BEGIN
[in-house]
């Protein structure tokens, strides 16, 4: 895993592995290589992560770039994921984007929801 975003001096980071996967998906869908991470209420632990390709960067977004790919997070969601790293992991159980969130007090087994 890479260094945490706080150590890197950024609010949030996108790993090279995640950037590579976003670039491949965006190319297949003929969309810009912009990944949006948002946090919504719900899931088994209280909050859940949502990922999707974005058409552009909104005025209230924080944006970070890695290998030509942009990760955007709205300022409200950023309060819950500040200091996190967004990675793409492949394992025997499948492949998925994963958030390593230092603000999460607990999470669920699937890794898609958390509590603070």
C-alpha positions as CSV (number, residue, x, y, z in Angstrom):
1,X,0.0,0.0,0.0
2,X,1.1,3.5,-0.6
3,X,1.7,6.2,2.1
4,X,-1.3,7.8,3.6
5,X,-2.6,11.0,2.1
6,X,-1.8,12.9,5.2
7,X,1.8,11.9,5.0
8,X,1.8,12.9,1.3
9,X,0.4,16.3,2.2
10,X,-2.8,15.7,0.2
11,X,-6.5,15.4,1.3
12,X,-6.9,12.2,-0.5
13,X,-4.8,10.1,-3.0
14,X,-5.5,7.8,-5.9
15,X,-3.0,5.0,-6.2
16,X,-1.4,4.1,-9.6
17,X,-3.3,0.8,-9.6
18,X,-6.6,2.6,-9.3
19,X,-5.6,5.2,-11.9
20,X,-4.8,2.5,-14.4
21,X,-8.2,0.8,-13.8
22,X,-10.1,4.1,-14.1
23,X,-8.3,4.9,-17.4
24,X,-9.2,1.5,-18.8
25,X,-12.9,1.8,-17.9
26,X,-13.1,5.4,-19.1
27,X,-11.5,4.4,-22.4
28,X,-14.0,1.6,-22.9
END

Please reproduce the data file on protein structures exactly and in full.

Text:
[in-house]
């Protein structure tokens, strides 16, 4: 895993592995290589992560770039994921984007929801 975003001096980071996967998906869908991470209420632990390709960067977004790919997070969601790293992991159980969130007090087994 890479260094945490706080150590890197950024609010949030996108790993090279995640950037590579976003670039491949965006190319297949003929969309810009912009990944949006948002946090919504719900899931088994209280909050859940949502990922999707974005058409552009909104005025209230924080944006970070890695290998030509942009990760955007709205300022409200950023309060819950500040200091996190967004990675793409492949394992025997499948492949998925994963958030390593230092603000999460607990999470669920699937890794898609958390509590603070």
C-alpha positions as CSV (number, residue, x, y, z in Angstrom):
1,X,0.0,0.0,0.0
2,X,1.1,3.5,-0.6
3,X,1.7,6.2,2.1
4,X,-1.3,7.8,3.6
5,X,-2.6,11.0,2.1
6,X,-1.8,12.9,5.2
7,X,1.8,11.9,5.0
8,X,1.8,12.9,1.3
9,X,0.4,16.3,2.2
10,X,-2.8,15.7,0.2
11,X,-6.5,15.4,1.3
12,X,-6.9,12.2,-0.5
13,X,-4.8,10.1,-3.0
14,X,-5.5,7.8,-5.9
15,X,-3.0,5.0,-6.2
16,X,-1.4,4.1,-9.6
17,X,-3.3,0.8,-9.6
18,X,-6.6,2.6,-9.3
19,X,-5.6,5.2,-11.9
20,X,-4.8,2.5,-14.4
21,X,-8.2,0.8,-13.8
22,X,-10.1,4.1,-14.1
23,X,-8.3,4.9,-17.4
24,X,-9.2,1.5,-18.8
25,X,-12.9,1.8,-17.9
26,X,-13.1,5.4,-19.1
27,X,-11.5,4.4,-22.4
28,X,-14.0,1.6,-22.9